The herb 'family' is a large and varied one from all over the world – from oriental and subtropical herbs, to native British species.
What they all have in common is the presence of oils that give them their fragrance and flavour, plus the ability to withstand being chopped regularly.
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Once you start using lots of herbs, it's economical to grow your own. Follow our guide to keeping your crops of herbs productive.
Re-sow annuals and biennials
Ensure a steady supply of fresh plants for your pots, by sowing a new batch once you're halfway through your current crop. Sprinkle seeds thinly over the surface of a pot of multi-purpose compost, and don't prick out the seedlings. In winter, sow into pots on a warm windowsill.
Provide the right conditions
Mediterranean herbs love lots of sun and good drainage. Herbs like parsley, mint, chives, tarragon and coriander, enjoy plenty of light but get stunted or tough if too dry and hot. Basil is fussy – grow it in good light but avoid strong midday sun and water carefully.
Re-pot or top dress
Boost perennial herbs with fresh compost in spring. Mint needs good nourishment, so pot up a few strong roots into new compost each spring. Divide chives and tarragon each second spring, and top dress or re-pot woody Mediterranean herbs, such as rosemary.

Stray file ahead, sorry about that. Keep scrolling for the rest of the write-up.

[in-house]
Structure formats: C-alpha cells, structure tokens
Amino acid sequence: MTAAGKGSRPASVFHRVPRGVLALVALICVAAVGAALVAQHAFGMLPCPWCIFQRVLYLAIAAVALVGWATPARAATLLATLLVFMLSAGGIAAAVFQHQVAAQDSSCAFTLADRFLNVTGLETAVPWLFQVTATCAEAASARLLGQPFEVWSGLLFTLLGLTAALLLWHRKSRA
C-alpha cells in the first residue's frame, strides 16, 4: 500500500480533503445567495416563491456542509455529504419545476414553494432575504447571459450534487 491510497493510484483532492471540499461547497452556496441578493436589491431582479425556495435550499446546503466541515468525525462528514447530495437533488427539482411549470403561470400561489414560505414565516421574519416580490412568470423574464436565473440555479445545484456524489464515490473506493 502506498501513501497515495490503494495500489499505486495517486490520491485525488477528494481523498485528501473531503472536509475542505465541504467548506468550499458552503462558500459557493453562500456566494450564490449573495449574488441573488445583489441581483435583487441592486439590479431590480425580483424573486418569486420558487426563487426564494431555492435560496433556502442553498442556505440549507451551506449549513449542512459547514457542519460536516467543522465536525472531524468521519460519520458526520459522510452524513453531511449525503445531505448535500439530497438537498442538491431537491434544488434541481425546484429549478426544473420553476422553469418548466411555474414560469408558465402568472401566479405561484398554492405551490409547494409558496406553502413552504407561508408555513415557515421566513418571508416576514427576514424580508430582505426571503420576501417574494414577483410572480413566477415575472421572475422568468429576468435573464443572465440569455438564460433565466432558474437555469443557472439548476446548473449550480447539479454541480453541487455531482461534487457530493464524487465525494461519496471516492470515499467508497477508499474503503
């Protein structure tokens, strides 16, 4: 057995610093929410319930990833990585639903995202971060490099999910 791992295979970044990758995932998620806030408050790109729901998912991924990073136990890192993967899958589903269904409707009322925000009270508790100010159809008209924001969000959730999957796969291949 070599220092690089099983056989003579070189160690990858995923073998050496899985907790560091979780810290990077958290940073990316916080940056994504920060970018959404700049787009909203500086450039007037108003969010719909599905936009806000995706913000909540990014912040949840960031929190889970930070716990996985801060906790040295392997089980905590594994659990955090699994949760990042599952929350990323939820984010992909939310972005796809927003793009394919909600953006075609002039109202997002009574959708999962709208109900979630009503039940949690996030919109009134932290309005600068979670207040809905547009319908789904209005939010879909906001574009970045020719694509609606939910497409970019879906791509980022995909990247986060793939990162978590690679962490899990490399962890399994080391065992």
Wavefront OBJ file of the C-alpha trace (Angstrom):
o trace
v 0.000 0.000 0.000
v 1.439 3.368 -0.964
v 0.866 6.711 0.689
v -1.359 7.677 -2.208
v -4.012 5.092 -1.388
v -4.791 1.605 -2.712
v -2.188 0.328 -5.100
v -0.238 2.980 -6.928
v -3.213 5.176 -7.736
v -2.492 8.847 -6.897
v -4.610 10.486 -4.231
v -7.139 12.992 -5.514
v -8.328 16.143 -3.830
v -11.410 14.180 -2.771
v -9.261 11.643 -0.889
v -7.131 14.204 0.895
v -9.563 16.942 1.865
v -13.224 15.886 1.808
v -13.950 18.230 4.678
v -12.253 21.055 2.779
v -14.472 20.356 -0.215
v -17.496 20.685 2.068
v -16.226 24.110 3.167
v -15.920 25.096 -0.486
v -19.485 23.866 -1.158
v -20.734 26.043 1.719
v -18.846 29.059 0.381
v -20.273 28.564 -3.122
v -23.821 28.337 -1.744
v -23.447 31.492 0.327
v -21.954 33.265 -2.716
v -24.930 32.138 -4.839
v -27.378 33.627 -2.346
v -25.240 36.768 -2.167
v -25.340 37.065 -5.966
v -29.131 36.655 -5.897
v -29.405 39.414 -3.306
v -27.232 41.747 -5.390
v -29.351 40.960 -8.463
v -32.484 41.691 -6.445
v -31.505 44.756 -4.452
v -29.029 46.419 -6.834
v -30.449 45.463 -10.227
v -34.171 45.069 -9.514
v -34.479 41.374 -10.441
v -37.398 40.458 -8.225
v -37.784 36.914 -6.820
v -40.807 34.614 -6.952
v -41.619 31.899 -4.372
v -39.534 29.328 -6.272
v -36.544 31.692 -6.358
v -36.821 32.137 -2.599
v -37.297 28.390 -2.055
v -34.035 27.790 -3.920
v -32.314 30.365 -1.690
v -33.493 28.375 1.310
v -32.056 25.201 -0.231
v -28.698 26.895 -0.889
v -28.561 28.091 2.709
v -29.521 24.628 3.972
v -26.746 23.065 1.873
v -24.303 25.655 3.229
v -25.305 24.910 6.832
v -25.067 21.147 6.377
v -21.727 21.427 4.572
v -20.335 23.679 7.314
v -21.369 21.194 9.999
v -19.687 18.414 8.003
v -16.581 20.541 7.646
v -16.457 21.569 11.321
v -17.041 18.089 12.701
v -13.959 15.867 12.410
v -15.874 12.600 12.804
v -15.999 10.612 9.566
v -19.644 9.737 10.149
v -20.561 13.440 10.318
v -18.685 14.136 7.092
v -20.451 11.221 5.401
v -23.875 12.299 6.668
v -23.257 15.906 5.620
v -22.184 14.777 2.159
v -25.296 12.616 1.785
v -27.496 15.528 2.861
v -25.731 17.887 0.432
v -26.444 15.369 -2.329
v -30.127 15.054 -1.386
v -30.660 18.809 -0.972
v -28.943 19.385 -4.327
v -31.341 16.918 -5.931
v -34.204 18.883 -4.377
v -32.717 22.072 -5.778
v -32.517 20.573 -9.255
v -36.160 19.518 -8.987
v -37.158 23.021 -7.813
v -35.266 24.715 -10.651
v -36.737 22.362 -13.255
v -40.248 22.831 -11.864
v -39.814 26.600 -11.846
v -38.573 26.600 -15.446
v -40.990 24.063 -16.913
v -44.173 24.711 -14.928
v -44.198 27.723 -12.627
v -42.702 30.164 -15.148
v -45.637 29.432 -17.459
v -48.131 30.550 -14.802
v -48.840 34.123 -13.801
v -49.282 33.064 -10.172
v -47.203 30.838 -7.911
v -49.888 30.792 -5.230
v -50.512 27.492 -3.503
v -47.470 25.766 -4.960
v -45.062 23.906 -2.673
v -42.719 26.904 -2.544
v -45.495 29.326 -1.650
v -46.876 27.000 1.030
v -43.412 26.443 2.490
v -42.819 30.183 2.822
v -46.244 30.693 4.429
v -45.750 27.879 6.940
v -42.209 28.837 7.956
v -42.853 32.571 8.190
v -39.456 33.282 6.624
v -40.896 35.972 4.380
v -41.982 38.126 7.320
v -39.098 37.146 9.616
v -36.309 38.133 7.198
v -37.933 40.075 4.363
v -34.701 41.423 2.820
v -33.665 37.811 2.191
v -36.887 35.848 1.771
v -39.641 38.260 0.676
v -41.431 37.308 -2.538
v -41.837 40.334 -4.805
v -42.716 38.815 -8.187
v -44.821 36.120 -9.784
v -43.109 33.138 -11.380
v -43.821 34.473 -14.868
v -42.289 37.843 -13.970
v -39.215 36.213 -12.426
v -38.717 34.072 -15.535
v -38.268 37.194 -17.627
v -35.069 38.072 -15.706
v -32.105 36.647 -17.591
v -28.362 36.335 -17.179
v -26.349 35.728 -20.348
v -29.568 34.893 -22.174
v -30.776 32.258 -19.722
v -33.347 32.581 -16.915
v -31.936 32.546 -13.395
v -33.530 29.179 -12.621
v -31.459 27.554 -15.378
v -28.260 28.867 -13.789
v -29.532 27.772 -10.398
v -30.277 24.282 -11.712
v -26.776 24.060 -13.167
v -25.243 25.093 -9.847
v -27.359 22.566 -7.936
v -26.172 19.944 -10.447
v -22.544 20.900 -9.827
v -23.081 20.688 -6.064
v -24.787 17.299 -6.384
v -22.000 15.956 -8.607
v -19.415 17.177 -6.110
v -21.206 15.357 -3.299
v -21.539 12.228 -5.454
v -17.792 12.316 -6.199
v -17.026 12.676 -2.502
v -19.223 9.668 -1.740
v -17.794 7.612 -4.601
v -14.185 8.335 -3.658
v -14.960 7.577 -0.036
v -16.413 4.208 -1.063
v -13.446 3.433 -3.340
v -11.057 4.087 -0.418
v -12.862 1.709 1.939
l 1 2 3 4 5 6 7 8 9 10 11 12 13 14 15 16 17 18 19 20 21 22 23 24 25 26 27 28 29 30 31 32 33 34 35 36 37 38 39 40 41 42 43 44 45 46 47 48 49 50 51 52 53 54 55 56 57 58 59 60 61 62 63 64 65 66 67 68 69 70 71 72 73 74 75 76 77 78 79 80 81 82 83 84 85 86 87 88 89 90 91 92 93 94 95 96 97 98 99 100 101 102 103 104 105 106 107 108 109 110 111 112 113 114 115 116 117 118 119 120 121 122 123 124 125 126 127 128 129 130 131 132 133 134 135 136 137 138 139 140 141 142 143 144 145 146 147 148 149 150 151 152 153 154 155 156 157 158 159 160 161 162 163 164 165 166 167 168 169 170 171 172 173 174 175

Feed and water regularly
Apply general-purpose liquid fertiliser to keep your herbs leafy, plus an occasional dose of liquid seaweed, as the trace elements improve flavour. High-potash tomato feed in mid- summer helps to toughen up Mediterranean herbs so they can withstand hot dry spells.
Cut back perennial herbs annually
Herbs like mint, lovage and chives die down in winter, so need cutting to the ground in late autumn. Woody herbs like rosemary and sage become straggly with age, so prune into shape after flowering or in spring. Clip lavender into a neat shape in late summer by removing old flowers.